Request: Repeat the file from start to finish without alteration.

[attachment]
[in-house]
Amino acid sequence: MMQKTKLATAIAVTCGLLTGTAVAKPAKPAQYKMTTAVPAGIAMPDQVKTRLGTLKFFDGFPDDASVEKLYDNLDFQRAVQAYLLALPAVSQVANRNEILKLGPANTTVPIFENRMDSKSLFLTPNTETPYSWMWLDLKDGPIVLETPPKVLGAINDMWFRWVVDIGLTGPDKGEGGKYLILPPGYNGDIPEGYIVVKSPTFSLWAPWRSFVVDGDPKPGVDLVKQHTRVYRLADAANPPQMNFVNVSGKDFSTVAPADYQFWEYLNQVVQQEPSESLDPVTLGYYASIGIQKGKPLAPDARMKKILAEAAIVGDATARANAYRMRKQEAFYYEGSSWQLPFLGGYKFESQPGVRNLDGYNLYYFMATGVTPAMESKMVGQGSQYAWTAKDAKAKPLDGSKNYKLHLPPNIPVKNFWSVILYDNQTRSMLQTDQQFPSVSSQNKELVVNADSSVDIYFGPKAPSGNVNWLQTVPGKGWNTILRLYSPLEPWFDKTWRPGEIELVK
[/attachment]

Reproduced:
[in-house]
Amino acid sequence: MMQKTKLATAIAVTCGLLTGTAVAKPAKPAQYKMTTAVPAGIAMPDQVKTRLGTLKFFDGFPDDASVEKLYDNLDFQRAVQAYLLALPAVSQVANRNEILKLGPANTTVPIFENRMDSKSLFLTPNTETPYSWMWLDLKDGPIVLETPPKVLGAINDMWFRWVVDIGLTGPDKGEGGKYLILPPGYNGDIPEGYIVVKSPTFSLWAPWRSFVVDGDPKPGVDLVKQHTRVYRLADAANPPQMNFVNVSGKDFSTVAPADYQFWEYLNQVVQQEPSESLDPVTLGYYASIGIQKGKPLAPDARMKKILAEAAIVGDATARANAYRMRKQEAFYYEGSSWQLPFLGGYKFESQPGVRNLDGYNLYYFMATGVTPAMESKMVGQGSQYAWTAKDAKAKPLDGSKNYKLHLPPNIPVKNFWSVILYDNQTRSMLQTDQQFPSVSSQNKELVVNADSSVDIYFGPKAPSGNVNWLQTVPGKGWNTILRLYSPLEPWFDKTWRPGEIELVK